The problem with life – because there’s only one problem with life, obviously – is that you constantly want to embrace new things, to be mesmerised by the wonder of something new and vibrant and beautiful but that you often don’t notice what you’ve lost along the way.
Taking music as an example (and Quiff is as bad as most for this) new music is too available to us now. We can get it when we want it and can organise and arrange it as we want it. Artists no longer need traditional means to get their work to you and this means there is a profundity of music out there. There is a bygone era where you had to go a shop and buy a record if you wanted to listen to it, now it’s a few clicks away and – if you’ll excuse the extended metaphor – the shelves are infinitely long and wide and fully stocked with every type of music you could imagine.
This is a wonderous thing, I truly fucking love it, but along the way the ease of access and sheer volume of choice has meant that we have stopped listening to albums anywhere near as much as we used to. Albums should be the high point of a musicians output. Months, years even, put aside to the creation of a singular object. All that heart poured into a perfectly formed hour. Getting an album right is hard, much harder than writing one great song, but the reward for both performer and listener is so much greater.
At this point some of you’re thinking either a) fuck, this is a long and fairly inane introduction or b) fuck, this is hypocritical for a blog that puts out a compilation of 40 odd tracks a month all by different artists, sourced almost wholly from the Internet. I wouldn’t be surprised if you were thinking both.
So, by way of explanation, this blog came about because earlier this week someone asked me what albums I’d been listening to and I didn’t have much to say. As a result, I decided to list some of my favourite LPs of the year so far so that you can indulge yourself in something special:
Laura Marling – Semper Femina
Marling’s six album may be my favourite yet. This is an artist at the height of her powers, musically and lyrically.
Jay Som – Everybody Works
A record of endearingly anxious and frazzled bedroom rock that twists and twirls through different styles. It’s frankly lovely.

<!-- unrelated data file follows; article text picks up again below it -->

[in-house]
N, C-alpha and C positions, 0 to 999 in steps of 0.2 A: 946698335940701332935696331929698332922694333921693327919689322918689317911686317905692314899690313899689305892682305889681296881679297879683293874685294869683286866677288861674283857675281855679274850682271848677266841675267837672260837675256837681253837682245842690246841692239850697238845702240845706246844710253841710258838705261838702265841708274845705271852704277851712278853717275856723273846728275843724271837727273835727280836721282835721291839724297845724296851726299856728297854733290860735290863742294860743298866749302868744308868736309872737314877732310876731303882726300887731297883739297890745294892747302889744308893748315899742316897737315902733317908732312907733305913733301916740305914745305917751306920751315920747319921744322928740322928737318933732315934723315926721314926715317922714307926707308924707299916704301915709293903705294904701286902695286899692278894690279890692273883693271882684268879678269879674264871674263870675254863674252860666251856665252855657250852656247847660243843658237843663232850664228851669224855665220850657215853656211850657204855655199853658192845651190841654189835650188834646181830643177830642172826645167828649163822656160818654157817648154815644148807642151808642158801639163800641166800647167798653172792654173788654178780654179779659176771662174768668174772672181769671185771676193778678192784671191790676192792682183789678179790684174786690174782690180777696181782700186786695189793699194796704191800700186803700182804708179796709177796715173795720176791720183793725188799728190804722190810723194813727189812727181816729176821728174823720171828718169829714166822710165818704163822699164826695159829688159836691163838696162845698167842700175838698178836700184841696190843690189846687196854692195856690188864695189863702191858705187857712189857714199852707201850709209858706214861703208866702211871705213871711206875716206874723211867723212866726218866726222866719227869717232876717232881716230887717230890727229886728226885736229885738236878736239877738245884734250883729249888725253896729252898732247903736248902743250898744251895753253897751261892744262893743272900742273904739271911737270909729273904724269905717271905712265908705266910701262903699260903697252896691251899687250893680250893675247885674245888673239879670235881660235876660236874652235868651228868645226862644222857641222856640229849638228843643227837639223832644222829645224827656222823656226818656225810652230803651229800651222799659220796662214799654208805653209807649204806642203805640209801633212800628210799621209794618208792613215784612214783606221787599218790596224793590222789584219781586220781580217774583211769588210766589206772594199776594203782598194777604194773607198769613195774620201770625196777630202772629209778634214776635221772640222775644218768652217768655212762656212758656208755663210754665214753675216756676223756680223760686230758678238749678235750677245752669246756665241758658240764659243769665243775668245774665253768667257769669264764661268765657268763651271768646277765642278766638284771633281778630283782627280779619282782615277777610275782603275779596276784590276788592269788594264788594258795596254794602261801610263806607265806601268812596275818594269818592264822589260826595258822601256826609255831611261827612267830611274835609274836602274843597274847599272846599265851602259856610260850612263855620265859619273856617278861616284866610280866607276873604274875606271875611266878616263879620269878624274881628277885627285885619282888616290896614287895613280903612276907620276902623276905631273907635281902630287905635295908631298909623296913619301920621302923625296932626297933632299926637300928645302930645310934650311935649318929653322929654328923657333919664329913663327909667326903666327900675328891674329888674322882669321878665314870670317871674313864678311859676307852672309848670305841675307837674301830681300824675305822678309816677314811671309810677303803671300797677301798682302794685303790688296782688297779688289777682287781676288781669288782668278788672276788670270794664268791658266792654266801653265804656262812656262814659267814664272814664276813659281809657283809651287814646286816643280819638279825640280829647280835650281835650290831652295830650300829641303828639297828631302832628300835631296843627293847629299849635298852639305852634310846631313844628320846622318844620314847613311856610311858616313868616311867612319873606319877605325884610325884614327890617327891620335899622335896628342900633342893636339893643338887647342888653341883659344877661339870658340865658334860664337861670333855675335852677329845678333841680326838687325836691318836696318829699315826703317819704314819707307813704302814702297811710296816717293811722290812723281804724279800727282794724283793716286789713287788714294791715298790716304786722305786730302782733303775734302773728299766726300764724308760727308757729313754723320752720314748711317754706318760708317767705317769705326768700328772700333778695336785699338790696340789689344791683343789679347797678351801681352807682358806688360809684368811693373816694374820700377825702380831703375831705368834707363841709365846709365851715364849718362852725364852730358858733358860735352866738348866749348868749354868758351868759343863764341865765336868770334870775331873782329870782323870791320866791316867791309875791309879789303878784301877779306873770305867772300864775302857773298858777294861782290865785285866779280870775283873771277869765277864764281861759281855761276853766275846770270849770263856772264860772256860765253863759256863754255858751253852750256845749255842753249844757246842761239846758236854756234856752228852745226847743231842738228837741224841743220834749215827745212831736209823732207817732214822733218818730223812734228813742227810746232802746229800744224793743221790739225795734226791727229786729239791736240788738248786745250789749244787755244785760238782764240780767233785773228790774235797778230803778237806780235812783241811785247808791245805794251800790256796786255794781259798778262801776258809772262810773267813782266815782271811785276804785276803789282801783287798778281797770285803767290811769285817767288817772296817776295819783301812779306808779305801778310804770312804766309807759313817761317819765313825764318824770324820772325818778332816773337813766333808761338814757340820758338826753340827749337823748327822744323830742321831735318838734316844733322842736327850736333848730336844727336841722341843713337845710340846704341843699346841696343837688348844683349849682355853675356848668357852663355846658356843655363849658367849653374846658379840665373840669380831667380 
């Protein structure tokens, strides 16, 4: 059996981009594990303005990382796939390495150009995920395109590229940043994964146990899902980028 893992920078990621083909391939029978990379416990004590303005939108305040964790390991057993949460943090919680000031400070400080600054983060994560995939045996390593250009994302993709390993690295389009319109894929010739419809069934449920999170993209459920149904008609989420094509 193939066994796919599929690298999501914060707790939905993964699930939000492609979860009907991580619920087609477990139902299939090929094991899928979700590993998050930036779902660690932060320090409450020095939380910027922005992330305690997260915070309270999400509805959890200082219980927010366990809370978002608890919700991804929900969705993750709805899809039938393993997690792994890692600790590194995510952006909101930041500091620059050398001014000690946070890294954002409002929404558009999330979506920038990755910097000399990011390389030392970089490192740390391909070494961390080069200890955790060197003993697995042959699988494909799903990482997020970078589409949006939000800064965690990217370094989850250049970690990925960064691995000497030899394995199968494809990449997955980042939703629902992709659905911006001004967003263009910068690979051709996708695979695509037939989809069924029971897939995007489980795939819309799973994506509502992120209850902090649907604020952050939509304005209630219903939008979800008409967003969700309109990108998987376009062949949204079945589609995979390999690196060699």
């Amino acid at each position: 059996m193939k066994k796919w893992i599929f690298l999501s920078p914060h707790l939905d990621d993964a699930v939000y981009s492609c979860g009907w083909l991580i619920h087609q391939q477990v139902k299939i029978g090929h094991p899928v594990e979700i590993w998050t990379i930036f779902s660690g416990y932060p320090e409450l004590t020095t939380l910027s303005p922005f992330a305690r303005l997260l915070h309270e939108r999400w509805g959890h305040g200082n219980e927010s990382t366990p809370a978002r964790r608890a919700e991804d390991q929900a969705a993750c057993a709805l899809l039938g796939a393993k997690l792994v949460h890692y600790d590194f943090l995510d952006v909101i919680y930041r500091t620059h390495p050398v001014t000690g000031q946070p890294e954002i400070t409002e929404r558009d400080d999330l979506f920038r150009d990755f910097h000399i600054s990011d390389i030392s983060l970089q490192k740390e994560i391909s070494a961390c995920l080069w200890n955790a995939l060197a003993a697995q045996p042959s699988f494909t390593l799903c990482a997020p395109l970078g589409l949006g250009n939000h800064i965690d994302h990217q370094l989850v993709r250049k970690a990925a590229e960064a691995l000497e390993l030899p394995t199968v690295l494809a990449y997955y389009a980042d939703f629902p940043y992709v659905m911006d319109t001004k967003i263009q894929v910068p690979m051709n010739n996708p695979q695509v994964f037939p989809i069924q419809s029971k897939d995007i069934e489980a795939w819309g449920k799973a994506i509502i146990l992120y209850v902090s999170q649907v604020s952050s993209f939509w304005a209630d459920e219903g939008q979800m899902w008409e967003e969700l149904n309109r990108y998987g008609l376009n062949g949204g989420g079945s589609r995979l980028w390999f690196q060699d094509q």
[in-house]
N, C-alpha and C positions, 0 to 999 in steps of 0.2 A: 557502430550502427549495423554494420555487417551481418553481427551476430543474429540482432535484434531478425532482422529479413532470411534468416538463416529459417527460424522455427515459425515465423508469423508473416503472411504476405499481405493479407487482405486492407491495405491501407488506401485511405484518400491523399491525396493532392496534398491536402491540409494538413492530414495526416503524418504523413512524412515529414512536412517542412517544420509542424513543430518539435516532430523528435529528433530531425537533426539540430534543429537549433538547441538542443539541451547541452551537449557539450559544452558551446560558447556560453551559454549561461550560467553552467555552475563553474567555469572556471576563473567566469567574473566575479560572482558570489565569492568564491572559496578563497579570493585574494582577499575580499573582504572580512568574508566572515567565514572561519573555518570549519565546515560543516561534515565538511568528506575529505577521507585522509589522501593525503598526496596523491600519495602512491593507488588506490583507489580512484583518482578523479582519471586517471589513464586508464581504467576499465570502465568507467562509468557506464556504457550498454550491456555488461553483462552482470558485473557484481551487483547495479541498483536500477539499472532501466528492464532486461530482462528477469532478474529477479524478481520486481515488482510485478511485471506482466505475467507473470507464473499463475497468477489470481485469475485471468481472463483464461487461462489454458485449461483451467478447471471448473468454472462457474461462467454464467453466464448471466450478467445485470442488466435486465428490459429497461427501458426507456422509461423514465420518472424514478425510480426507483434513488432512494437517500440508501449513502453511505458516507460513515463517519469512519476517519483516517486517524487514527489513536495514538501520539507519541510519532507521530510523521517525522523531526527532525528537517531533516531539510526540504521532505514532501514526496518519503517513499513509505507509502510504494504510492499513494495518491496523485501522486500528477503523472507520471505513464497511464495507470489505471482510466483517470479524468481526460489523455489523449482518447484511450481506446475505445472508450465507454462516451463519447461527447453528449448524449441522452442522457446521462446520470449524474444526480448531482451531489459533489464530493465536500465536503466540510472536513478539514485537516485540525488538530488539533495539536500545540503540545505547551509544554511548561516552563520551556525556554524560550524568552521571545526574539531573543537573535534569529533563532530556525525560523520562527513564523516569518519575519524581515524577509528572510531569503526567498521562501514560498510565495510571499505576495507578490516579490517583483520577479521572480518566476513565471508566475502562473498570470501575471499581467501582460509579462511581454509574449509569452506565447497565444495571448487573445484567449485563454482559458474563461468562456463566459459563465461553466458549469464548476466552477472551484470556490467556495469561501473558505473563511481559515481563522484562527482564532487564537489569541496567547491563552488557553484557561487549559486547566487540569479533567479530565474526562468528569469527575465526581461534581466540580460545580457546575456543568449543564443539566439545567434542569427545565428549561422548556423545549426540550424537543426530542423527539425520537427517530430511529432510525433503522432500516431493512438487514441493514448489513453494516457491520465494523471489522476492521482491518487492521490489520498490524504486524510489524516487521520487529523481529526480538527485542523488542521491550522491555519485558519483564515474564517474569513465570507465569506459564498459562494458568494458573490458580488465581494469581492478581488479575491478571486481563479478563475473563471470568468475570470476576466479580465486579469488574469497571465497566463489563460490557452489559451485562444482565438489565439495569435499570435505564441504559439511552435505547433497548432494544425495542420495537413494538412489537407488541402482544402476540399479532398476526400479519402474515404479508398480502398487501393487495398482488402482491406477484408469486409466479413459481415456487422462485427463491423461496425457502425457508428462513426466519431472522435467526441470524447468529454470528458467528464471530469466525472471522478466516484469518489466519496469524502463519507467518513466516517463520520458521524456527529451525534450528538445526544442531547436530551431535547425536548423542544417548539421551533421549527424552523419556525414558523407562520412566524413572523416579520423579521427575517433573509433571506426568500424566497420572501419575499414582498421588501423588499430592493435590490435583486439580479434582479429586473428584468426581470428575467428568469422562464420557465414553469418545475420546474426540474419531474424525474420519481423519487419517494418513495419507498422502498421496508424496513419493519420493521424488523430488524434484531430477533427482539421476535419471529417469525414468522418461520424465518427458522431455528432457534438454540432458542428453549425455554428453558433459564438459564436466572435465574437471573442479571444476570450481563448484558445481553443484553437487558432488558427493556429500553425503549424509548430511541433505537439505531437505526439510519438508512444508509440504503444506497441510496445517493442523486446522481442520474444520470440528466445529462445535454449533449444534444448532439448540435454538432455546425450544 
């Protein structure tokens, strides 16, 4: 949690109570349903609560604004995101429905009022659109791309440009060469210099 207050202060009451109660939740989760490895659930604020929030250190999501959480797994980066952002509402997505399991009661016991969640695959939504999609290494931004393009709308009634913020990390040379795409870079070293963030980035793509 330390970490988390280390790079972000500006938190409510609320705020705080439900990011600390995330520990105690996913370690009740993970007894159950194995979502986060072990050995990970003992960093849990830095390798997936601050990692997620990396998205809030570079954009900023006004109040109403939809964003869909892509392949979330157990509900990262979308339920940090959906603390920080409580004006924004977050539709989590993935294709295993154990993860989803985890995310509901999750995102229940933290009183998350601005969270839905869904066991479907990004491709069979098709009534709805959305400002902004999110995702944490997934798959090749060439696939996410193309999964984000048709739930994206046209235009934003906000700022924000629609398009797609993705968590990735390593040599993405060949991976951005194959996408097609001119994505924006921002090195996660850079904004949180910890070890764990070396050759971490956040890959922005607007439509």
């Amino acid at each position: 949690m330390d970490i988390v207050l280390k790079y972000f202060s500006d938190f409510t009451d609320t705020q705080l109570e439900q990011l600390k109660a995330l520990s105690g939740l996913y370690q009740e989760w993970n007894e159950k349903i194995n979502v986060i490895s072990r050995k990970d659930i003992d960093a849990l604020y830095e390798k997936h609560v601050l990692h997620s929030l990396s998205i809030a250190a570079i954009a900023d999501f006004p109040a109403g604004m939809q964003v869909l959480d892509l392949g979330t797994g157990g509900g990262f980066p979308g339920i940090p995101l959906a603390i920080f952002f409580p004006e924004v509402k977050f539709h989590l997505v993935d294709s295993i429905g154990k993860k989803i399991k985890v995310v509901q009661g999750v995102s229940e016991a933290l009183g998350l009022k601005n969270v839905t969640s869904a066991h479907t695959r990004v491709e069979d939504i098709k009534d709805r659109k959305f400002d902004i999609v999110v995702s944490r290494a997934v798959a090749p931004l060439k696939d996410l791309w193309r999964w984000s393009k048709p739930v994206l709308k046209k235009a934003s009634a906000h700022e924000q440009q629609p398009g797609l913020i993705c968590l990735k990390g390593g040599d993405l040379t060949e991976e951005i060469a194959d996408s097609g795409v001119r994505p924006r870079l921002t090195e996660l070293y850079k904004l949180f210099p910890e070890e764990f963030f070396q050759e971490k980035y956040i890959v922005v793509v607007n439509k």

Tinariwen – Elhan
Masterful, driving desert blues crossed with American folk. I struggle to see how anyone couldn’t love this.
Patch & The Giant – All that We Had We Stole
London based folk excellence from Patch. Recorded with care and love this is the album that captures their live sound and should catapult them towards stardom. Instead, they’ll probably just end up with a Radio 2 folk award nomination.
Loyle Carner – Yesterday’s gone
I’ve banged on enough about Loyle in the past but this is a great record. Refusing to bow to the huge pressure to make a bunch of ‘bangers’ and hit the radio 1 playlist hard, Loyle has done what he does and made an intimate, funny and warm album. More like this please.
Julie Byrne – Not Even Happiness
I’ve saved room for a little bit of bleak in here. There is heartbreak and wisdom writ large across this record.
Priests – Nothing Feels Natural
Priests debut album is so cool and considered it hurts. Sometimes a band just knows what it’s doing.
From Here: English Folk Recordings (Compilation)
A while back a few people decided it would be wise to wander around the UK getting a bunch of folk artists to record a song from their local area. It was wise.
Michael Chapman – Fully Qualified Survivor (reissue)
Imagine that it’s 1970 and Bowie and Jansch decide to make a record together. Imagine that it’s actually great. This has just had a vinyl reissue and is a necessity for your collection.
Many of these tracks either appear on this month’s new Quiff or last the two months. All of those can be checked out here:
Give them a listen and then get down to your local record shop and buy some lovely, lovely albums.